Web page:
The requested investigations were yet to be done before the death of the neonate. Antenatal diagnosis is quite challenging as certain components can be difficult to ascertain prior to birth. However, certain clues can suggest VACTERL type anomalies such as polyhydramnios, lack of gastric bubble due to tracheo-oesophageal fistula and a dilated colon due to imperforate anus.8 It is important to emphasize that the discovery of a single umbilical artery may be the first clue to diagnosis8. All these findings can be detected by high resolution ultrasound scan. The mother of the neonate did not do any ultrasound during pregnancy.
The main treatment modality for patients with VACTERL association is surgery, which involves surgical correction of certain congenital anomalies like anal atresia, cardiac malformations, and tracheo-oesophageal fistula during the post-partum period. This is accompanied by management of the long-term medical co-morbidities of the congenital malformations.8,9 The neonate died within four hours of life and the parents refused autopsy which may have given further support to the clinical diagnosis. Many people in this part of the world have aversion to autopsy for various reasons. An example is a case report in this centre, where a neonate with congenital malformations died within hours of delivery; and the parents refused autopsy despite profuse and adequate counselling.10
The prognosis of VACTERL association is generally good if optimal correction of anomalies is achievable, although some patients will continue to be affected by their congenital malformations throughout life.11,12
VACTERL association is a very rare congenital anomaly. Aetiology is unknown and diagnosis is made on clinical picture. Management is quite challenging and multidisciplinary approach is needed to optimize neonatal survival.
- Sadler TW. Birth defects and prenatal diagnosis. In: Langmans Medical Embryology 13th ed. Phildelphia, PA: Wolters Kuwer; 2015:126-140.
- World Health Organisation. Congenital anomalies. World Health Organisation. http://www.who.int/mediacentre/factsheets/fs370/ Accessed February 9, 2020.
- Kumar P. Dysmorphology. In: Kumar P, Burton B, eds. Congenital malformations. Blacklick, OH: McGraw-Hill professional publishing; 2008:3-11.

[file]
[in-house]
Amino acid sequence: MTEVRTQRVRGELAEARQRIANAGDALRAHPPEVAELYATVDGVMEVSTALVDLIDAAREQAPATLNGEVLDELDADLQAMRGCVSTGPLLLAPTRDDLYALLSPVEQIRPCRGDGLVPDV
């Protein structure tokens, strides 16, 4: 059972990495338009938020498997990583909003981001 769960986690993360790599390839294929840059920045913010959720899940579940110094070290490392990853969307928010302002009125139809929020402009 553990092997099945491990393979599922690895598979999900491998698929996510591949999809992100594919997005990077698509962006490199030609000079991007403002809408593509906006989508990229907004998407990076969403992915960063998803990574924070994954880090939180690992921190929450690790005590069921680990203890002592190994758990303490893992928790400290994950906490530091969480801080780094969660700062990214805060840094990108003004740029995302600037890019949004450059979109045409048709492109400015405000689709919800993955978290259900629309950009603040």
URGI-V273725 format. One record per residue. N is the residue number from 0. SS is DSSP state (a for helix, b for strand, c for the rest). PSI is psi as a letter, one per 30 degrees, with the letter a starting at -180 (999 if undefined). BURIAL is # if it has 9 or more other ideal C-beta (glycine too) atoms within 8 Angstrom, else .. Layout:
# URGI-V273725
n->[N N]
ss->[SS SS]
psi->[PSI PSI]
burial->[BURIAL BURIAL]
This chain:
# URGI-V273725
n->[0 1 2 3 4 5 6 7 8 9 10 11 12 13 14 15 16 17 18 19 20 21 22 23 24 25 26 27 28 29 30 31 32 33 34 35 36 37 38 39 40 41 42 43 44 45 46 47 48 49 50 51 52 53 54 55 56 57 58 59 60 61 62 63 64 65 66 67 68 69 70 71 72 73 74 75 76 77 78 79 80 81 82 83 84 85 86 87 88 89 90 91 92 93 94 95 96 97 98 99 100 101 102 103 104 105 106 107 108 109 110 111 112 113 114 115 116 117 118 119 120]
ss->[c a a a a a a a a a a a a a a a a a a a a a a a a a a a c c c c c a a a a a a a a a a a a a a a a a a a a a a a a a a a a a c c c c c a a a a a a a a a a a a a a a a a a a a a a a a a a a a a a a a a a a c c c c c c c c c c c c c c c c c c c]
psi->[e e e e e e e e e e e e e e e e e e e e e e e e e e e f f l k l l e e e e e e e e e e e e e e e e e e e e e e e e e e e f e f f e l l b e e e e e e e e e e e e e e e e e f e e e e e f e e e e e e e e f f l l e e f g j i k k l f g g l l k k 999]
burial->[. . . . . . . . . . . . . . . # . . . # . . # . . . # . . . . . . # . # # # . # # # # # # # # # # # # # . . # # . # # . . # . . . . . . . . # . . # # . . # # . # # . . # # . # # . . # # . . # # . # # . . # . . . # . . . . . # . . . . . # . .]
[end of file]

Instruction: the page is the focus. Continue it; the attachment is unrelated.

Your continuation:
- Solomon BD, Pineda–Alvarez DE, Raams MS, Bous SM, Keaton AA, Velez JI, Cummings DA. Analysis of component findings in 79 patients diagnosed with VACTERL association. Am J Med Genet A. 2010;152A(9):2236-2244.
- Evans JA, Greenberg CR, Erdile L. Tracheal agenesis revisited: analysis of associated anomalies. Am J Med Genet. 1999;82:415–422.
- Van Rooij IA, Wijers CH, Rieu PN, Hendriks HS, Brouwers MM, Knoers NV, et al. Maternal and paternal risk factors for anorectal malformations: a Dutch case control study. Birth defects. Res A Clin Mol Teratol. 2010,88:152-158.
- Wheeler PG, Weaver DD. Adults with VATER association: Long term prognosis. Am J Med Genet A. 2005;138A:212-217.
- Harris RD, Nyberg DA, Mack LA, Weinberger E. Anorectal atresia: prenatal sonographic diagnosis. AJR Am J Roentgenol. 1987;149:395-400.
- Solomon BD. VACTERL/VATER Association. Orphanet J Rare Dis. 2011;6:56. doi: 10.1186/1750-1172-6-56. Accessed April 13, 2020.
- Oriji PC, Afolabi SA, Omietimi JE, Allagoa D, Doni Doni P, Ozori SE, et al. Aplasia cutis congenita: Uncommon finding of two cases occurring in one patient in two successive deliveries. Yen Med J. 2019;1(1):61-65.
- Lacher M, Froelich S, von Schweinitz D, Dietz HG. Early and long-term outcome in children with oesophageal atresia treated over the last 22 years. Klin padiatr. 2010;222(5):296 -301.
- Levitt MA, Pena A. Outcomes from the correction of anorectal malformations. Curr Opin Pediatr. 2005;17(3):394–401. doi:10.1097/01.mop.0000163665.36798.ac